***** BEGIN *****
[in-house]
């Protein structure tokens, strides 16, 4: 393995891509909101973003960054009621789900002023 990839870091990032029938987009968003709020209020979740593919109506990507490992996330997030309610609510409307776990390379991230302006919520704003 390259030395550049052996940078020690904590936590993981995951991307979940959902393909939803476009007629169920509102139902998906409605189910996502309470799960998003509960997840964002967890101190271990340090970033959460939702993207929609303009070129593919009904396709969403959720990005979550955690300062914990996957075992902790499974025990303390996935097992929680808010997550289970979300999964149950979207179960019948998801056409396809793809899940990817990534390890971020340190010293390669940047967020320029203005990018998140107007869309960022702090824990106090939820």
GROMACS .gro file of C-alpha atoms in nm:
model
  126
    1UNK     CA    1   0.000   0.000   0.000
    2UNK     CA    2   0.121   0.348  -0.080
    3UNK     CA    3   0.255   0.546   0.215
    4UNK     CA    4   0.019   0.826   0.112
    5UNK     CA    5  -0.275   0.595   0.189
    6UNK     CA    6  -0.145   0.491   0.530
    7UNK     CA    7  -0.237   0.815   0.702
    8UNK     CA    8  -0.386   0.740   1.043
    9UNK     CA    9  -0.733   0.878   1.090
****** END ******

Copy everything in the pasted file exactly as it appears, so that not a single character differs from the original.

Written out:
[in-house]
């Protein structure tokens, strides 16, 4: 393995891509909101973003960054009621789900002023 990839870091990032029938987009968003709020209020979740593919109506990507490992996330997030309610609510409307776990390379991230302006919520704003 390259030395550049052996940078020690904590936590993981995951991307979940959902393909939803476009007629169920509102139902998906409605189910996502309470799960998003509960997840964002967890101190271990340090970033959460939702993207929609303009070129593919009904396709969403959720990005979550955690300062914990996957075992902790499974025990303390996935097992929680808010997550289970979300999964149950979207179960019948998801056409396809793809899940990817990534390890971020340190010293390669940047967020320029203005990018998140107007869309960022702090824990106090939820």
GROMACS .gro file of C-alpha atoms in nm:
model
  126
    1UNK     CA    1   0.000   0.000   0.000
    2UNK     CA    2   0.121   0.348  -0.080
    3UNK     CA    3   0.255   0.546   0.215
    4UNK     CA    4   0.019   0.826   0.112
    5UNK     CA    5  -0.275   0.595   0.189
    6UNK     CA    6  -0.145   0.491   0.530
    7UNK     CA    7  -0.237   0.815   0.702
    8UNK     CA    8  -0.386   0.740   1.043
    9UNK     CA    9  -0.733   0.878   1.090